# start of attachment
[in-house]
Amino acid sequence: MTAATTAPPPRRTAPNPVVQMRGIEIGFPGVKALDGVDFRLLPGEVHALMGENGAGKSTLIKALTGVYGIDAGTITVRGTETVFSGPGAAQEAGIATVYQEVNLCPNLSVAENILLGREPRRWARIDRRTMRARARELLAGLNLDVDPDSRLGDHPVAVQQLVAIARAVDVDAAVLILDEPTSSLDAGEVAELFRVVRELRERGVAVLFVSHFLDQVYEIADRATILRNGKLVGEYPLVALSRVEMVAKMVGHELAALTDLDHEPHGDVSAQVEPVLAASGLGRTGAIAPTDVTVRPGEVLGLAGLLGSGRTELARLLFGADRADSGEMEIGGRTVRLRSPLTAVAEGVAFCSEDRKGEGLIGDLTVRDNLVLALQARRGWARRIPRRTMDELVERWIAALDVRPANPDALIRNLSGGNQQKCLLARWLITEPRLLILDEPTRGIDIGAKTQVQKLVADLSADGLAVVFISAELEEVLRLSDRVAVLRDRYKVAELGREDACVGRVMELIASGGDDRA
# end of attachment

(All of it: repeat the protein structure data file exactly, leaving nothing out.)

[in-house]
Amino acid sequence: MTAATTAPPPRRTAPNPVVQMRGIEIGFPGVKALDGVDFRLLPGEVHALMGENGAGKSTLIKALTGVYGIDAGTITVRGTETVFSGPGAAQEAGIATVYQEVNLCPNLSVAENILLGREPRRWARIDRRTMRARARELLAGLNLDVDPDSRLGDHPVAVQQLVAIARAVDVDAAVLILDEPTSSLDAGEVAELFRVVRELRERGVAVLFVSHFLDQVYEIADRATILRNGKLVGEYPLVALSRVEMVAKMVGHELAALTDLDHEPHGDVSAQVEPVLAASGLGRTGAIAPTDVTVRPGEVLGLAGLLGSGRTELARLLFGADRADSGEMEIGGRTVRLRSPLTAVAEGVAFCSEDRKGEGLIGDLTVRDNLVLALQARRGWARRIPRRTMDELVERWIAALDVRPANPDALIRNLSGGNQQKCLLARWLITEPRLLILDEPTRGIDIGAKTQVQKLVADLSADGLAVVFISAELEEVLRLSDRVAVLRDRYKVAELGREDACVGRVMELIASGGDDRA